Outlaw King review: Brave-hearted Chris Pine plays a game of thrones
If you liked Braveheart, you might like the new Netflix historical epic featuring Pine as a bearded badass.
Richard TrenholmFormer Movie and TV Senior Editor
Richard Trenholm was CNET's film and TV editor, covering the big screen, small screen and streaming. A member of the Film Critic's Circle, he's covered technology and culture from London's tech scene to Europe's refugee camps to the Sundance film festival.
Chaaaarge! New blood 'n' thunder epic Outlaw King hit
Friday, and it's got everything you'd want from a sword-waving historical action movie: beards, attackers thwacking at each other with axes, gorgeous scenery, beards, political intrigue, and more beards. Starring Star Trek star Chris Pine and set in 14th-century Scotland, this medieval melee proves you can take our Netflix subscription, but you'll never take our freedom.
Damn -- nearly made it through a whole paragraph without mentioning Braveheart. Outlaw King picks up where Mel Gibson's multi-Oscar-winning 1995 epic left off, as Scottish nobleman Robert the Bruce battles to win independence from England. A minor character in Braveheart, Robert takes centre stage in Outlaw King, played by Pine with a Scots burr and yes, a beard.
Outlaw King opens promisingly, with an audaciously lengthy continuous single shot setting up Robert's world. Opening in a tent where England's ruthless King Edward lays down the law to his defeated Scots enemies, the camera follows Pine out into watery daylight for a brisk sword fight before ending with a spectacular display of medieval might. It's a bravura beginning from director David Mackenzie that establishes what we're in for: political intrigue, clanging swords, mud, and seriously epic beards.
You can't beat battalions of brooding warriors who growl at each other about honour before charging into broadsword battles against a backdrop of moody grey skies. Scotland is shown off in all its crisp beauty: rippling grass, shimmering lakes and windswept hillsides, with Celtic song echoing across pastoral scenes. Robert and his mates parade around at rowdy banquets, dressed in sumptuous curtains and lit by amber candlelight, before coronations and battles fill the width of the screen with pageantry and warfare. You really see where your Netflix fee goes as armies of extras bow and scrape and then charge across every shot.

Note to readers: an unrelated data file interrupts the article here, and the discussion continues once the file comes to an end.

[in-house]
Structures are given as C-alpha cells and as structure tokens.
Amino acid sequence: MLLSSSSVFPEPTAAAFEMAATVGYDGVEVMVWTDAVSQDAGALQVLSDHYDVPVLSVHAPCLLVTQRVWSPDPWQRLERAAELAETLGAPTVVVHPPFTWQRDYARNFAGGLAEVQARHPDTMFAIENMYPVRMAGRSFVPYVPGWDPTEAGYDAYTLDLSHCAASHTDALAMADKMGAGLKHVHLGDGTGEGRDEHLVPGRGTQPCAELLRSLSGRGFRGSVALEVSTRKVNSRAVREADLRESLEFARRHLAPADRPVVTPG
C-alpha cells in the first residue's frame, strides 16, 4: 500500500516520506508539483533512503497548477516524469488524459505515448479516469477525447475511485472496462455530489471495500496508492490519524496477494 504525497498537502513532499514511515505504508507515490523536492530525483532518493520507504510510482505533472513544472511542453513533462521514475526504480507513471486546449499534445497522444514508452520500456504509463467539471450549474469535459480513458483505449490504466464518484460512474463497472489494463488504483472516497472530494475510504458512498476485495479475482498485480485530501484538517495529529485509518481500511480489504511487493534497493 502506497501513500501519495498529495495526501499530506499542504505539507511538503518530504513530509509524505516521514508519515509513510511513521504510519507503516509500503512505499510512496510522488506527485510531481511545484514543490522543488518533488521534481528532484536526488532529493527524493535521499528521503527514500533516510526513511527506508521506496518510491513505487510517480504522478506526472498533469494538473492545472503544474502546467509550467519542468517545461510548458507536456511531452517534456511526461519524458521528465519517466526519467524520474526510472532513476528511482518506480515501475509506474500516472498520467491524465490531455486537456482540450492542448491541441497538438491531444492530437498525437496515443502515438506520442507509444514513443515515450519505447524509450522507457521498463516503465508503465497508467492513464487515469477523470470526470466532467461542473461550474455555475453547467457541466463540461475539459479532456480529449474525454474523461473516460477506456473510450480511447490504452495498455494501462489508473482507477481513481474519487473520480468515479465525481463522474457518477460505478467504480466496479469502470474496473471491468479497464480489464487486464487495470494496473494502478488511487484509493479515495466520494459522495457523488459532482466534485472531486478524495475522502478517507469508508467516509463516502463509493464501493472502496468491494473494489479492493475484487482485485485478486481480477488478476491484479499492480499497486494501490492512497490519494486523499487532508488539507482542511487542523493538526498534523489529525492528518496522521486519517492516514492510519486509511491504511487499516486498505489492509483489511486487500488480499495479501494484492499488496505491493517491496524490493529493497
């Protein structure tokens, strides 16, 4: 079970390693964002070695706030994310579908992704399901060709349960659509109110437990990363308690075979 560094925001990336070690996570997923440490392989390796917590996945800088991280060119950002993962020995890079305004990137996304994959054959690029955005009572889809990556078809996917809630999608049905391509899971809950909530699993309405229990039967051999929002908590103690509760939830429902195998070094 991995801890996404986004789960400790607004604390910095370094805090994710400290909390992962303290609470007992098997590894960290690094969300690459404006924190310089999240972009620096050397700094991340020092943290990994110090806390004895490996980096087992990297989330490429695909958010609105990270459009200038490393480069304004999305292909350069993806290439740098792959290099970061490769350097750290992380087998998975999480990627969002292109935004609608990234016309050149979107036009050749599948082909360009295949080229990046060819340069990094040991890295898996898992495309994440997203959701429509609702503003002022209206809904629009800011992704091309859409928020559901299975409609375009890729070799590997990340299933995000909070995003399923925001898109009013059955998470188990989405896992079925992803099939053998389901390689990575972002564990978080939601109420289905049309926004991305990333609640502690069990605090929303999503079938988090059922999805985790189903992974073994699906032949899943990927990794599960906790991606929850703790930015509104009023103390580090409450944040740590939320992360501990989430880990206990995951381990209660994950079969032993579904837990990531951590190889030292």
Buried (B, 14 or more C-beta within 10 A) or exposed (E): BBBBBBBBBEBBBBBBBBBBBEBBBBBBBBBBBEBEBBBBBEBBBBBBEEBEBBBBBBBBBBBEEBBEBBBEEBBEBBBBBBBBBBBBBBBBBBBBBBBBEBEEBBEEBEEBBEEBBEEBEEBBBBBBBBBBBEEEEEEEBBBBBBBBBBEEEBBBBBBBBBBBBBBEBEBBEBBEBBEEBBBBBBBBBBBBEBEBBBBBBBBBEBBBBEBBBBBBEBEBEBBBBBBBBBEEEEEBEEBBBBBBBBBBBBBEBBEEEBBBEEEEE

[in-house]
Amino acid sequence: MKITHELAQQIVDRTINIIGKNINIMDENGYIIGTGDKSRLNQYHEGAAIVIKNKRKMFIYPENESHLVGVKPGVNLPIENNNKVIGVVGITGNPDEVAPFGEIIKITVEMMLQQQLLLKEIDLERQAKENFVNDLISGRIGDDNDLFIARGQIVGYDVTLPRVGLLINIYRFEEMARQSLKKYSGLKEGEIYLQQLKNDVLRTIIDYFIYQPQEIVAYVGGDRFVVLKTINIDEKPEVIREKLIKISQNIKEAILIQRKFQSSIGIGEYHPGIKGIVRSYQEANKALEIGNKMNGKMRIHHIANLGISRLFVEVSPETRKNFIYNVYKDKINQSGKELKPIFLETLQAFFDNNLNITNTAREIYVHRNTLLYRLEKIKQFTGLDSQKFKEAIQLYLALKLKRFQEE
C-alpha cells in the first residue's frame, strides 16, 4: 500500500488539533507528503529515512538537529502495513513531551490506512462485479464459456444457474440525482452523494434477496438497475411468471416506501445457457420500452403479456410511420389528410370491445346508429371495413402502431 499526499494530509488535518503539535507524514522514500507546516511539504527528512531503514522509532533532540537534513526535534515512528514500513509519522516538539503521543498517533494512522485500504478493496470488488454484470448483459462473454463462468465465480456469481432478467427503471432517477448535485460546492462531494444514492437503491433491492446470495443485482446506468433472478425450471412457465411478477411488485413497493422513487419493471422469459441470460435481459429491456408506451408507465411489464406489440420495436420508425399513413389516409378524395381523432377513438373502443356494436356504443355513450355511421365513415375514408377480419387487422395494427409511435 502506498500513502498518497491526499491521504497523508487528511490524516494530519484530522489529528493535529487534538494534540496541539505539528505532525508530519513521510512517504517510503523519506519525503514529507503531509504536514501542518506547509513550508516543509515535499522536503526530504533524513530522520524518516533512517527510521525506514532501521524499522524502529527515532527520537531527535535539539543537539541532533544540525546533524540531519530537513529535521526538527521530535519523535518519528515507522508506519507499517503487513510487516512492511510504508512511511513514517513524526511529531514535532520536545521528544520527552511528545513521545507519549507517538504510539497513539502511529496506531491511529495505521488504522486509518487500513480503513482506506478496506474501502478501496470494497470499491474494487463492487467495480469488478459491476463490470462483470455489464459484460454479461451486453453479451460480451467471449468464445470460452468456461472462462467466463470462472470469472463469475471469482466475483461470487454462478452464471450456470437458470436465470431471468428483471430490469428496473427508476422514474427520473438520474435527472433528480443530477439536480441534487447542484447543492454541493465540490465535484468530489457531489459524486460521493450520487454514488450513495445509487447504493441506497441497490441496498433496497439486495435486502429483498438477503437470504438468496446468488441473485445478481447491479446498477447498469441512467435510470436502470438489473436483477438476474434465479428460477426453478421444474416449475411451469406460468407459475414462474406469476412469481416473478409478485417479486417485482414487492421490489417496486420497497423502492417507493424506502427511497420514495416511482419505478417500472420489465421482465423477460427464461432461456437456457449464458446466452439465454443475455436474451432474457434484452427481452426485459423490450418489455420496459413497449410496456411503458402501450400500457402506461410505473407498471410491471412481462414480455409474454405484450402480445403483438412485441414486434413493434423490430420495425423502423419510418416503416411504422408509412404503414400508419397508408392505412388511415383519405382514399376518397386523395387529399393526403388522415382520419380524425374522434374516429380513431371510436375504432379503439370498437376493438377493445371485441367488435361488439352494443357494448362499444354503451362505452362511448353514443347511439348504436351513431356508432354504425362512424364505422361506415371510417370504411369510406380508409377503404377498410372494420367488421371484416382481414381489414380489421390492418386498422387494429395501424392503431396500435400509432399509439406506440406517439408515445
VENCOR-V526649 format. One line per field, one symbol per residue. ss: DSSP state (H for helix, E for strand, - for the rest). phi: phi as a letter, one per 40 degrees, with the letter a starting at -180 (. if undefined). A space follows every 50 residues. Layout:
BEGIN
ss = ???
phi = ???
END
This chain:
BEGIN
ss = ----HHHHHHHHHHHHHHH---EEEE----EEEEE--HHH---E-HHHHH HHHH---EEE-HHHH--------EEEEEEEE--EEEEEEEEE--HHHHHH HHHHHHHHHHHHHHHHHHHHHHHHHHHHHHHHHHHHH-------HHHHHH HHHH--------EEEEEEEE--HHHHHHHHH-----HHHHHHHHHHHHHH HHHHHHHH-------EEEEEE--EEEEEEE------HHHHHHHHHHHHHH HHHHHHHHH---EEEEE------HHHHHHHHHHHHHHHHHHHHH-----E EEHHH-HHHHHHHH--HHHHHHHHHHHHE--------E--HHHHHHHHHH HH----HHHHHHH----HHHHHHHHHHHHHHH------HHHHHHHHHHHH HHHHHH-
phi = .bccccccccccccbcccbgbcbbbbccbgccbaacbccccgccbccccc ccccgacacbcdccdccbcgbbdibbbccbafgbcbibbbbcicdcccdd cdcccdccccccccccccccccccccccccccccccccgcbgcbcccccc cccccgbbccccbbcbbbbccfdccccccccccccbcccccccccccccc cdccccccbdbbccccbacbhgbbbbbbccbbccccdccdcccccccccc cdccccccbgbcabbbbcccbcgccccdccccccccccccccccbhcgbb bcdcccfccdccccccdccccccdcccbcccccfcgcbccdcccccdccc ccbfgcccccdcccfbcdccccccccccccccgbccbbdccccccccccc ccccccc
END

Behind the scenes there's the fascinating politics of church and state, as squabbling nobles and chattering clerics fume and feud. Everyone is in hock to someone, the nobles kicking wealth up to the king, the soldiers relishing their freedom to punch downward, and the peasants getting the short end of the stick from just about everybody. Matters of politics and religion intrude everywhere, even the bedroom on Robert's wedding night.
And there's mud literally everywhere -- half of the film consists of bearded blokes bumping into each other on dirt tracks.
Outlaw King certainly plugs the gap before
Game of Thrones
returns. Author George RR Martin was inspired by real-life medieval history for his intrigue-filled tales of throne-ownage, and Outlaw King's revisiting of real history often feels starkly like Game of Thrones with just the white people. Historians might find it about as historically accurate, too.
Watch this: We need real Scottish accents in movies
Unfortunately Pine's version of the Bruce isn't a patch on any of the deliciously nuanced characters from Game of Thrones. A soft-spoken, humble chap dedicated to decidedly modern concepts like respecting the people and respecting women, he's pretty vanilla. That is, up to the moment when he launches his campaign for the throne with an act of close-up violence so brutal it drew gasps from the audience at my screening. That flash of savagery gives the film a much-needed frisson, suggesting an unexpectedly steely, ruthlessly ambitious side to the apparently noble hero.
Sadly, the film doesn't really follow through on exploring the hubris or ambition within the man who would be king. Instead, Pine's romantic hero remains the soft-focus good guy. At his side, Aaron Taylor-Johnson is much more fun as a nobleman looking to win back his title through extreme violence, while Florence Pugh gives a dignified turn as Robert's bride, Elizabeth de Burgh.
On the other side, the bad guys are as bad as they can be. From the king on down, the English are thoroughgoing bastards one and all. Sneering soldiers pillage villages, treacherous poshos spring ambushes, and cocky cavalrymen thunder down on plucky Scots foot soldiers. As the supercilious Prince of Wales, Billy Howle goes full Joffrey, constantly looking like he's about to cry and stab someone at the same time.
Ultimately, it's fitting that Outlaw King is on Netflix, because it seems to have been assembled by an algorithm. Specifically, the algorithm that knows you watched Braveheart. If you liked Hollywood star Mel Gibson growling a vaguely Scots burr, you'll like Hollywood star Chris Pine doing the same. If you liked veteran British actor Patrick McGoohan as the flinty Edward I, you'll like veteran British actor Steven Dillane wearing the crown. If you liked doughty Scots elder statesman James Cosmo as William Wallace's chum, you'll like doughty Scots elder statesman James Cosmo as Robert the Bruce's dad. If you liked Mel's bum, you'll like Chris' peen.
As the final battle degenerates into a chaotic melee bogged down in Scottish mud, it's not just the soldiers who find it hard going. Picturesque but undemanding, Outlaw King struggles to win independence from historical epics that came before.
Outlaw King streams on Netflix from Friday 9 November.